When the Martini Cadet rifles became obsolete, the Australian government sold thousands to hunters and shooters in that country, many of which were converted to .22 Hornet and .218 Bee. Demand for higher velocity prompted the Super Cartridge Co. Pty. Ltd. of Maribyrnong, Victoria, to begin making a .222 with the same rim diameter as the .38 Spl. revolver cartridge. That made the case compatible with the extractor of the Martini rifle. Rifles were also exported to the United States where Ye Olde Hunter, a popular U.S. mail-order firm, priced a complete rifle at $15 and the action alone at $8.

After buying one of the actions, I learned that Williams Gunsight Co. of Davison, Mich., was importing .222 Super cases, and quickly stocked up. Then, my friend Dave Talley—an accomplished machinist and fine custom stockmaker who later made his mark manufacturing scope mounts—turned my $10 barrel blank from Herter’s, a stock and fore-end from Bishop, and a Unertl Varmint scope in 12X into in a fine little single-shot rifle in .222 Super.

The .222 Rem. is parent to other offspring as well, with the .222 Rem. Mag. introduced in 1958 being the first and the .22 TCM from Rock Island Armory being the latest. Others include the .221 Fireball, 5.56/.223 Rem., .17 Rem, .17 Fireball, .204 Ruger, .300 Blackout and the European-developed 5.6x50 mm Mag., which was introduced during the 1960s for use on roe deer.

There have also been a few wildcats with the 6x47 mm on the .222 Rem. Mag. case once used by benchrest shooters in Sporter Class where 6 mm and larger cartridges are required. It became popular enough to inspire Federal to offer unprimed, nickel-plated cases. Today the 6x45 mm is more popular due to the abundance of .223 Rem. brass. Black Hills loads 6x45 mm ammunition, and Les Baer Custom chambers the AR-15 for it. Also on the .223 Rem. case were the TCU line of unprimed cases in 6 mm, 6.5 mm and 7 mm.

Back to the .222 Rem., companies presently listing the ammunition include Federal, Hornady, HSM, Nosler, Prvi Partisan, Remington, Sellier & Bellot and Winchester. Plenty to keep the thousands of rifles out there active in the varmint fields, with one caveat. Production during the past few years has been devoted to more popular cartridges, resulting in a scarcity of .222 Rem. ammunition.

That should eventually change for the better, but in the meantime, the .222 has always been a great candidate for handloading. A top-ranked benchrest shooter who used a 50-gr. bullet once commented on using IMR-4198 for so long his powder measure adjustment was permanently stuck in place at 20.5 grs. Holding a strong second place in popularity was Bruce Hodgdon’s first lot of military-surplus BL-C. Its eventual replacement, BL-C(2), never became as popular. H322 and Reloder 7 have long been excellent choices and, as newer propellants go, Reloder 10X and VihtaVuori N130 are worthy of a try. CFE 223 is a good choice with 50-gr. and heavier bullets. Any good, small rifle primer will light the fire, but I am partial to the Federal GM205M and the CCI BR4.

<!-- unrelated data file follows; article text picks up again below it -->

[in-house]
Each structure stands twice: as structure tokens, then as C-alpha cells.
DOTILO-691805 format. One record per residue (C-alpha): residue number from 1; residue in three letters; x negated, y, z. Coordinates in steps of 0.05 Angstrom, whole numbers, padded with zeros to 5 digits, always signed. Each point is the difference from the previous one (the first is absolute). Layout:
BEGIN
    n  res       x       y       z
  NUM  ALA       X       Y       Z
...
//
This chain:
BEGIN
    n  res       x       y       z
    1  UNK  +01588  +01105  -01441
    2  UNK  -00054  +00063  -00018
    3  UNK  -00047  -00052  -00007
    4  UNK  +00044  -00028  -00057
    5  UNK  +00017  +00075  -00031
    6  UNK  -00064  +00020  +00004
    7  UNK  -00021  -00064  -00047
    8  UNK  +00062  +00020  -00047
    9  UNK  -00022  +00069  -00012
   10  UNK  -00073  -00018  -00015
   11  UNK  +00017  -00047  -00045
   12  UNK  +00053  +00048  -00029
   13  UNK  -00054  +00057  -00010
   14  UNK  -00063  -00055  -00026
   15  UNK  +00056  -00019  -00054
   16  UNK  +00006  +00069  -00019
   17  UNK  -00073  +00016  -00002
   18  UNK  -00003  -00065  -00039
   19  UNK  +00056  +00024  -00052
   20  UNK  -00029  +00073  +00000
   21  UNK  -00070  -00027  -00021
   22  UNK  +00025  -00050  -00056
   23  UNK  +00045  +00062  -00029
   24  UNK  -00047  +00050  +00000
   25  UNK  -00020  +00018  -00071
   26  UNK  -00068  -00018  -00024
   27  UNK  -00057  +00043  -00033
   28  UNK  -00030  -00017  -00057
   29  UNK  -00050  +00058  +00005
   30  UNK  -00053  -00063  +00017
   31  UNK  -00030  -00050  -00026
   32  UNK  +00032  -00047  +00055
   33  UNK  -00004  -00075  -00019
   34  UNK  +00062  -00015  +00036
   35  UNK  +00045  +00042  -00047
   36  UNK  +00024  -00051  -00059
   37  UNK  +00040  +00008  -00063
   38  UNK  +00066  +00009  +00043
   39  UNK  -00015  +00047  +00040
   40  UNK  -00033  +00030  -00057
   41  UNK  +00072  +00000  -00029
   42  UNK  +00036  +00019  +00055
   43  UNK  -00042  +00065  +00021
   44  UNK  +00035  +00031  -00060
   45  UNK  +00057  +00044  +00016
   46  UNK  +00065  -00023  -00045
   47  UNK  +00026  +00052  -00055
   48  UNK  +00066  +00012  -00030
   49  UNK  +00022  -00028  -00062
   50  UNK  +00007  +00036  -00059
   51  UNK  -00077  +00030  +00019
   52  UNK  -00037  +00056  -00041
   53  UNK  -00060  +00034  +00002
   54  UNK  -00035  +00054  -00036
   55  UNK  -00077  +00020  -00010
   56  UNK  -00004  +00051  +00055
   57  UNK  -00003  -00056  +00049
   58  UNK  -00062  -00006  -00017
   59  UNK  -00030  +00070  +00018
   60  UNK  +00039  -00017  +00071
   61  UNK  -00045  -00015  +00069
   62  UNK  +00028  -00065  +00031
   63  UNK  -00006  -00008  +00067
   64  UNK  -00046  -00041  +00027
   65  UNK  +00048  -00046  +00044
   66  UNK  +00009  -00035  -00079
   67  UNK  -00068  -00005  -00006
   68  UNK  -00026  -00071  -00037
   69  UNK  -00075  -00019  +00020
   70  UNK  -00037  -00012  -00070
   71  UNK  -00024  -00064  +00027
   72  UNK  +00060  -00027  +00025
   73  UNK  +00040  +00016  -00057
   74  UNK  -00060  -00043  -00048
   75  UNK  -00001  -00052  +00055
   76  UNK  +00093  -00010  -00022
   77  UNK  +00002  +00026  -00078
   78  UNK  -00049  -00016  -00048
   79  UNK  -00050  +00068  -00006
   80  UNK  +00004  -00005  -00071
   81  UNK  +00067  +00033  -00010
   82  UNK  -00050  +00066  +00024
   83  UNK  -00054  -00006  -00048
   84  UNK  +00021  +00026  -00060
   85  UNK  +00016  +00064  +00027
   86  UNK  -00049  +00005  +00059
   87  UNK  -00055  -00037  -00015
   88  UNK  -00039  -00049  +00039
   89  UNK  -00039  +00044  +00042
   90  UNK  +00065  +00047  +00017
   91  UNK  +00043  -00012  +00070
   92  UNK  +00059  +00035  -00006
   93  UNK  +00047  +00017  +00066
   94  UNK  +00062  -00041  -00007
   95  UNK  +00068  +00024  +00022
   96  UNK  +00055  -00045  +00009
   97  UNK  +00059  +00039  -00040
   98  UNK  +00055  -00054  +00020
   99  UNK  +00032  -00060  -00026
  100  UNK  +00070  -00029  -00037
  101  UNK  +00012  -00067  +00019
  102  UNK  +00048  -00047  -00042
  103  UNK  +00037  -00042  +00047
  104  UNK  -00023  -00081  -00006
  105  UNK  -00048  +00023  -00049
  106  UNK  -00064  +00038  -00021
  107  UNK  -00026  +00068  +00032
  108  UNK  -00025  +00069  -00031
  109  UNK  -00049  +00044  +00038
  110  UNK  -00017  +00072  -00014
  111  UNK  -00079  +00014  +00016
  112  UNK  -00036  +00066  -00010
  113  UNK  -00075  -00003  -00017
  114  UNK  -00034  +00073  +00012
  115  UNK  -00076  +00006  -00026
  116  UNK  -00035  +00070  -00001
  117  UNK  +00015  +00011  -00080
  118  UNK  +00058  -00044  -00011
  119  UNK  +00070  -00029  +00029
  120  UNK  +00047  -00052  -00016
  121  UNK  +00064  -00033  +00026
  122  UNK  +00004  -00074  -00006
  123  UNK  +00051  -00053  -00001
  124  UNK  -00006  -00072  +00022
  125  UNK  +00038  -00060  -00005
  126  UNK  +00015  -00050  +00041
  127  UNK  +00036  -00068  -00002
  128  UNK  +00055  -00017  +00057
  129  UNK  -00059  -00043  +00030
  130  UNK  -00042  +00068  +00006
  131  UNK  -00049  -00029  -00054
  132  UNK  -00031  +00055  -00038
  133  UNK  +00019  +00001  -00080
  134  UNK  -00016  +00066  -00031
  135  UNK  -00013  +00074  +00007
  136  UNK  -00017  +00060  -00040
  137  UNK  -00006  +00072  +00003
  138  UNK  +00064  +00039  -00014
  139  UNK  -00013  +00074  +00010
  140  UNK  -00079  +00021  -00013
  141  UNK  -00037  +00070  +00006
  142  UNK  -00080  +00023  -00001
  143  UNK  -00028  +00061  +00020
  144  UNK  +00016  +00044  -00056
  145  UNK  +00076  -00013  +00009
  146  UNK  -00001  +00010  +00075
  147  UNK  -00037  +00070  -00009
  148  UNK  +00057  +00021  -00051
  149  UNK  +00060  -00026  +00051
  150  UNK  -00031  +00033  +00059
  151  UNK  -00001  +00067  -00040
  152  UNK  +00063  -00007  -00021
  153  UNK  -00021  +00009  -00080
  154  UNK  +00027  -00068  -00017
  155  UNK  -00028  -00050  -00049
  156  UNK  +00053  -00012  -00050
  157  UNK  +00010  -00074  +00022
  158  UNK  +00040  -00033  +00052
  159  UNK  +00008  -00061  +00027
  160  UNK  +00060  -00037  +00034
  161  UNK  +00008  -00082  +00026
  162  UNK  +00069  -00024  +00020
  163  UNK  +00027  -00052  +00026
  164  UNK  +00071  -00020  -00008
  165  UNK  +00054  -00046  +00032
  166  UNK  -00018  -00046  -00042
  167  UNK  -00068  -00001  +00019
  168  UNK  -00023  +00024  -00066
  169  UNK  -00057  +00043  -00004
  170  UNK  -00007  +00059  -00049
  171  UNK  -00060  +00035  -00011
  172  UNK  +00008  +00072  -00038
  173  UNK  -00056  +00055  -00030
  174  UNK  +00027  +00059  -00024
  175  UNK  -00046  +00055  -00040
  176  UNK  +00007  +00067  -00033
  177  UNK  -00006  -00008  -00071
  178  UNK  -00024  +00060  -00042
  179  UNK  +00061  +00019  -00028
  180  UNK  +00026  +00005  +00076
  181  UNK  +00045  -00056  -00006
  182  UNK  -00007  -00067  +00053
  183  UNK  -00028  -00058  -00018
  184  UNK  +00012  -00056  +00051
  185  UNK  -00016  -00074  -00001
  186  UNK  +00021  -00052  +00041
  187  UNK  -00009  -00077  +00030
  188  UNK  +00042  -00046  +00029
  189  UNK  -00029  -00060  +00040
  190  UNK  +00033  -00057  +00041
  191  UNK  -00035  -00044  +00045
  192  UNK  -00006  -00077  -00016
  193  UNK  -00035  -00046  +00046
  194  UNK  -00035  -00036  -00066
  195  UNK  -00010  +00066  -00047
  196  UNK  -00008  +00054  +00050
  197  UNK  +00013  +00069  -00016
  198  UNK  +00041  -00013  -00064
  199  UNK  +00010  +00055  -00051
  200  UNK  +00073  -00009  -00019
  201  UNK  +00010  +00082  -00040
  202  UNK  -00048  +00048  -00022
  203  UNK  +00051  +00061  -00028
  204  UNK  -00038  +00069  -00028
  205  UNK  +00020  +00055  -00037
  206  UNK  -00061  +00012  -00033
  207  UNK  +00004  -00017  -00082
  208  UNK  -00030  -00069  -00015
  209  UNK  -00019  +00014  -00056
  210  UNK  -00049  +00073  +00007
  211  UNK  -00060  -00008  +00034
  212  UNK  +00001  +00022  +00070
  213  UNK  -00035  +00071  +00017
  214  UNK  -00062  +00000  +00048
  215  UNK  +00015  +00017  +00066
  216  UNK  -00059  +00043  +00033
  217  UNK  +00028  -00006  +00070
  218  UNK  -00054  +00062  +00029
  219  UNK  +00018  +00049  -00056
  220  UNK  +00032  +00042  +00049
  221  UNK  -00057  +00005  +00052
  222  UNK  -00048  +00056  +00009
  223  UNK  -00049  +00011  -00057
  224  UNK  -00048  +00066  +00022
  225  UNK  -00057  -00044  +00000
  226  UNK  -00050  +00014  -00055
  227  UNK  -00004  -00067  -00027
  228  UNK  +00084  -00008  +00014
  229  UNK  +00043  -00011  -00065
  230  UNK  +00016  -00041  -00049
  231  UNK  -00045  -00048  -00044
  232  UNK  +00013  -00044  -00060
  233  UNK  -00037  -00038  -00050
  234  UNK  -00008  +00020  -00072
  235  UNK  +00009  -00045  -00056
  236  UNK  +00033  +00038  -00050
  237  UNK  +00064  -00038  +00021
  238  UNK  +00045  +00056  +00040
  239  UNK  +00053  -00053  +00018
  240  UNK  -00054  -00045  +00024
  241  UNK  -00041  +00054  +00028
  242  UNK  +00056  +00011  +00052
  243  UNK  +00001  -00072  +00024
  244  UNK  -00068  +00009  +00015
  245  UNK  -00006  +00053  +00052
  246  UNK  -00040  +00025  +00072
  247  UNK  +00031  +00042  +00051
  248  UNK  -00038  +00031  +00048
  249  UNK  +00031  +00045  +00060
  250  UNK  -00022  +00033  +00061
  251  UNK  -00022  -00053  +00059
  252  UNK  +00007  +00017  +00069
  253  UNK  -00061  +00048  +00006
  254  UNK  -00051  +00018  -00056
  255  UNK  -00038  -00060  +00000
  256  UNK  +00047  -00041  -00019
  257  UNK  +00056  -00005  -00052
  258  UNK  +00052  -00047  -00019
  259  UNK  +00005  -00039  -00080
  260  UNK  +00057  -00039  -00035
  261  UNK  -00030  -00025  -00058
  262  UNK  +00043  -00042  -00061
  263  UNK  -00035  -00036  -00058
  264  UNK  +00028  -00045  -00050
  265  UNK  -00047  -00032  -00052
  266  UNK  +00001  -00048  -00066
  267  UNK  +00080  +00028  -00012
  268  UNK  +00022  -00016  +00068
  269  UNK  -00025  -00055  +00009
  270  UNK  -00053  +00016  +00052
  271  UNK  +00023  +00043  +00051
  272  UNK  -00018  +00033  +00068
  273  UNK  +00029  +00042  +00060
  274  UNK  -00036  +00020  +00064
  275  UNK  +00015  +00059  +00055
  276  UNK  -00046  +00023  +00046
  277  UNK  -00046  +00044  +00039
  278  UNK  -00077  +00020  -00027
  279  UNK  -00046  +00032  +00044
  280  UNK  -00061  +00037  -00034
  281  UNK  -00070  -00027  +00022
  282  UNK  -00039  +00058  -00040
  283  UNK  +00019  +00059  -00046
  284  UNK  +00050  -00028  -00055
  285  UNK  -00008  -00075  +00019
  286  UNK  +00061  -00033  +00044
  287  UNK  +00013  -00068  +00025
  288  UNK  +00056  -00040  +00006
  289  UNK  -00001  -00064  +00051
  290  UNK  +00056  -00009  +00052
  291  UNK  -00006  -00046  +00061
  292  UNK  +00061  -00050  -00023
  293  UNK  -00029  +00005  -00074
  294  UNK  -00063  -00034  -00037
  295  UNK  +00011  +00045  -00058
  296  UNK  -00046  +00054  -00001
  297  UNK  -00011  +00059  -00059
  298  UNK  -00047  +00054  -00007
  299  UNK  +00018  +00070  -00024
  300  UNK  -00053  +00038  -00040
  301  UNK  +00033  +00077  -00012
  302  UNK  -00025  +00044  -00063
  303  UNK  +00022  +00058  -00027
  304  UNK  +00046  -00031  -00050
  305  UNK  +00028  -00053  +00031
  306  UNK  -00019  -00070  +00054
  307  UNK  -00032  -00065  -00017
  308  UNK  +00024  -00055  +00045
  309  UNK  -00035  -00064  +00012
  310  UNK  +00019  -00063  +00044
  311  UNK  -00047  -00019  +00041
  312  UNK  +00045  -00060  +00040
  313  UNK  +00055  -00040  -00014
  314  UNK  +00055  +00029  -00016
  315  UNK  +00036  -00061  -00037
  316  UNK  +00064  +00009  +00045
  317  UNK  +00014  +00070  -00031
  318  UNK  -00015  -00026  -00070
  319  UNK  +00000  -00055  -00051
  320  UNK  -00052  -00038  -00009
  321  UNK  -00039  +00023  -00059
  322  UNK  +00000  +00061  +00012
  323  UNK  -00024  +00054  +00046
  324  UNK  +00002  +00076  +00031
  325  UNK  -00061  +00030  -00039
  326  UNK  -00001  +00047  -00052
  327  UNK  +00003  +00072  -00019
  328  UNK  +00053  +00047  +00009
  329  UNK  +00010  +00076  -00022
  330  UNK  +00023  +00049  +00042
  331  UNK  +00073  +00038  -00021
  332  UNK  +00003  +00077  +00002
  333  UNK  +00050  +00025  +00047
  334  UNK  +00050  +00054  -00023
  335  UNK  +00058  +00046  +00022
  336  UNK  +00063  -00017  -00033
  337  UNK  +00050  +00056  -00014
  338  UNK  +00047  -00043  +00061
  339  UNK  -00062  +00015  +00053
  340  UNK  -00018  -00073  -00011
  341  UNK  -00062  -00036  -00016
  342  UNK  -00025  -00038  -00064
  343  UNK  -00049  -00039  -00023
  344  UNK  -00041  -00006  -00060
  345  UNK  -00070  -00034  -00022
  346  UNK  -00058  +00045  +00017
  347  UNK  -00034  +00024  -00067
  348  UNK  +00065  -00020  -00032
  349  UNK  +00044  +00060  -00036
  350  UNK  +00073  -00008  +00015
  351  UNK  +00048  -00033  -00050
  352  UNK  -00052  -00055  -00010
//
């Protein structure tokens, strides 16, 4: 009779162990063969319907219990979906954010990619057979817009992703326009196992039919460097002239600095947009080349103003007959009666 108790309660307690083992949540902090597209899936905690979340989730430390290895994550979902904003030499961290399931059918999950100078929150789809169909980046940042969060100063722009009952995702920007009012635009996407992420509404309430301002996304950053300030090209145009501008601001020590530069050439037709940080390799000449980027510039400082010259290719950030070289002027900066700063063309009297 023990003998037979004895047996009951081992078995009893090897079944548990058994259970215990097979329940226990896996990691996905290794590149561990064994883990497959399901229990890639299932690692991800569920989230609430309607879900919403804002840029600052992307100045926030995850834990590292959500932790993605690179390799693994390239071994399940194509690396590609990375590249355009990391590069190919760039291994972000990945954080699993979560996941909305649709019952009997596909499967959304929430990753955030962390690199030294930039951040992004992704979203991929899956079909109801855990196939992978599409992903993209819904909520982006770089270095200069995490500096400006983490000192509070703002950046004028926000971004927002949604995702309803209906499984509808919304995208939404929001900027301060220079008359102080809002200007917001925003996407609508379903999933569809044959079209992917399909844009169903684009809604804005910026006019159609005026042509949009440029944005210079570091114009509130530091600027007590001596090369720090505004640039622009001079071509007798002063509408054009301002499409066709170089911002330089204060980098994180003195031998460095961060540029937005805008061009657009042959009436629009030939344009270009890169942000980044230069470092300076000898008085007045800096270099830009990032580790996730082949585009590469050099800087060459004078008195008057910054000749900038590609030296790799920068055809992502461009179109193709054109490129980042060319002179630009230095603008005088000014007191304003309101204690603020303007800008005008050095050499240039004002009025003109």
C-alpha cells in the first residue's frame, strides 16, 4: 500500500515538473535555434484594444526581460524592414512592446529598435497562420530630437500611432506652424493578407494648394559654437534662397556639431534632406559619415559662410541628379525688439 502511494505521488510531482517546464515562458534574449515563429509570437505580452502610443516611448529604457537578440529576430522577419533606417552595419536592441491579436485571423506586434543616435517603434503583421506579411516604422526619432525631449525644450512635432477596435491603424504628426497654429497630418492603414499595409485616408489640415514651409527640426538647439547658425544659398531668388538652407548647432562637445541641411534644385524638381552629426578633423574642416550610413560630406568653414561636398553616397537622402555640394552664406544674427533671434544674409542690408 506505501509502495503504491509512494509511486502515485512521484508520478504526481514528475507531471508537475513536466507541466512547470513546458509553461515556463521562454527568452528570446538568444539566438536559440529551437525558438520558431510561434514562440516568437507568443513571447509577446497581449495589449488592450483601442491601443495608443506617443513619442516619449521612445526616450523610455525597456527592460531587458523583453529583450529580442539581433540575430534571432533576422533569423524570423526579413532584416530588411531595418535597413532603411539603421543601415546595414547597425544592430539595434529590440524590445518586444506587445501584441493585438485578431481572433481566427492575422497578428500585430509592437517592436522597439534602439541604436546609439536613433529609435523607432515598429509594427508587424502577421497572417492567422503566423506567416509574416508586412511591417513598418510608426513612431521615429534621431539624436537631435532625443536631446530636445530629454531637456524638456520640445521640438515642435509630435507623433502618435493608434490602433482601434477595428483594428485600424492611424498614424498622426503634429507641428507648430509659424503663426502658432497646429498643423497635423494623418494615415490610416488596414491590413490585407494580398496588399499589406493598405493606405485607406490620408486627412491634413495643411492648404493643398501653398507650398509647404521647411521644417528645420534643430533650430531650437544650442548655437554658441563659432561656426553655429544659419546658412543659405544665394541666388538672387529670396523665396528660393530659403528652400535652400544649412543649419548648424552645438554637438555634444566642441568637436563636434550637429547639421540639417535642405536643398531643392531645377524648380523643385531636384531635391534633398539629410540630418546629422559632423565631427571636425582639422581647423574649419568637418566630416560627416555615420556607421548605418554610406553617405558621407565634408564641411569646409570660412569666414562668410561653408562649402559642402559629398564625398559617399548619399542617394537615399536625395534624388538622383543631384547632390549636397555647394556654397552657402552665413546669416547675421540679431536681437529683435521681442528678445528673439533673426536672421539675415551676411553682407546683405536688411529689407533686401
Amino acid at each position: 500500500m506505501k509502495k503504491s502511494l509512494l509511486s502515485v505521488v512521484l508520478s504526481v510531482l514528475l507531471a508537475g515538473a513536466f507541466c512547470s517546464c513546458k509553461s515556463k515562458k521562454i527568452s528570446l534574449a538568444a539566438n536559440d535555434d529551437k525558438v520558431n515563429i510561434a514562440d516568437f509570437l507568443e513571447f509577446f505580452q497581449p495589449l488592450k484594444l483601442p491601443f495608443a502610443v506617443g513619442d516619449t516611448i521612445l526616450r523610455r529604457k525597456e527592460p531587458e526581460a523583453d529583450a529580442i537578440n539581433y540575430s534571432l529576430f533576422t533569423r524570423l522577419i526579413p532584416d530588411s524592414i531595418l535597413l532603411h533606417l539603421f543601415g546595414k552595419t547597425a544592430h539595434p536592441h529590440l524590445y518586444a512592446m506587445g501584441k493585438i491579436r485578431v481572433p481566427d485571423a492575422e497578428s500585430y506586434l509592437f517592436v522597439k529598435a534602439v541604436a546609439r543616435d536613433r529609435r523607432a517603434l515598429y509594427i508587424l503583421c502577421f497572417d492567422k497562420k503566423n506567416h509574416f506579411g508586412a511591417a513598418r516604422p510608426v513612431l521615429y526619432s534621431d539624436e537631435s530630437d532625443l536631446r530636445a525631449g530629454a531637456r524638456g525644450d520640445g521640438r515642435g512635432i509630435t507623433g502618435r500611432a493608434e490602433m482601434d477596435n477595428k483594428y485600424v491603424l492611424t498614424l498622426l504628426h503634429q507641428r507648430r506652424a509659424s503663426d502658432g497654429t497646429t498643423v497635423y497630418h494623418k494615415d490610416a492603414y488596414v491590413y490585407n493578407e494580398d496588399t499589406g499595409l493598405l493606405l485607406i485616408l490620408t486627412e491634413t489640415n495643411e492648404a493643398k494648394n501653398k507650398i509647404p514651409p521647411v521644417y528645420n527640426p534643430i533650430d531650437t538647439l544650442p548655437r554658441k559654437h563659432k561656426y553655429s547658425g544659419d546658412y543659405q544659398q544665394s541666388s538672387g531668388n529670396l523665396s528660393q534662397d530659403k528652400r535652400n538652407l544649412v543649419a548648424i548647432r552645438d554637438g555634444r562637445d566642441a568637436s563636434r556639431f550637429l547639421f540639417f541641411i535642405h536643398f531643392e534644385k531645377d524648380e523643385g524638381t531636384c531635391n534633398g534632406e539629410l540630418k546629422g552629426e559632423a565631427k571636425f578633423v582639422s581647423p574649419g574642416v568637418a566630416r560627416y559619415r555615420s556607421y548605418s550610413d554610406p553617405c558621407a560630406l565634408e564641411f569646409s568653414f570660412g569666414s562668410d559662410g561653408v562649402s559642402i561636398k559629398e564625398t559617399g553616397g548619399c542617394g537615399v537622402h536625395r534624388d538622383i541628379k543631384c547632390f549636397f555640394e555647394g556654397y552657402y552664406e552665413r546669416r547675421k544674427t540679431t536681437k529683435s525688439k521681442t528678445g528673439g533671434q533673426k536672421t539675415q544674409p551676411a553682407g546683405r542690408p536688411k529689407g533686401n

When unprimed cases cannot be found, simply run .223 Rem. brass through a .222 Rem. full-length resizing die and trim to a length of 1.690". Either virgin or once-fired cases should be used.

The .222 Rem. ruled over benchrest competition until the 1970s when it and the 6x47 mm were replaced by the 6 mm PPC. In the varmint fields it eventually lost out to the .223 Rem., mainly because cartridges adopted by the U.S. military have historically run roughshod over their competition. Those in the market for a new varmint rifle chambered for an extremely accurate and mild-mannered cartridge will logically choose the .223 Rem. due to more variety in factory ammunition and more availability of cases for reloading. But those of us who already own rifles in .222 Rem., and enjoy reliving the past, would not dream of switching.

A World Record Group

Despite the 6 mm PPC’s dominance in 100- and 200-yd. benchrest competition for nearly three decades, it has yet to topple the .222’s firm hold on the world’s smallest group. That accomplishment was shot by Mac McMillan on Sept. 23, 1973, during a NBSRA-sanctioned match at the Skunk Creek rifle range near Phoenix, Ariz. Chambered in .222 Rem., the 10½-lb. Light Varmint class rifle had an action built by Mac, a barrel made by brother Pat and a fiberglass stock made by another brother, Gale. Wally Siebert had bumped the magnification of its 12X scope to 24X. Custom dies were used to swage 50-gr. bullets using J4 jackets. McMillan’s load consisted of the Remington case, 23.5 grs. of Hodgdon BL-C (Lot No. 1) and an experimental primer made by CCI that would become the BR4.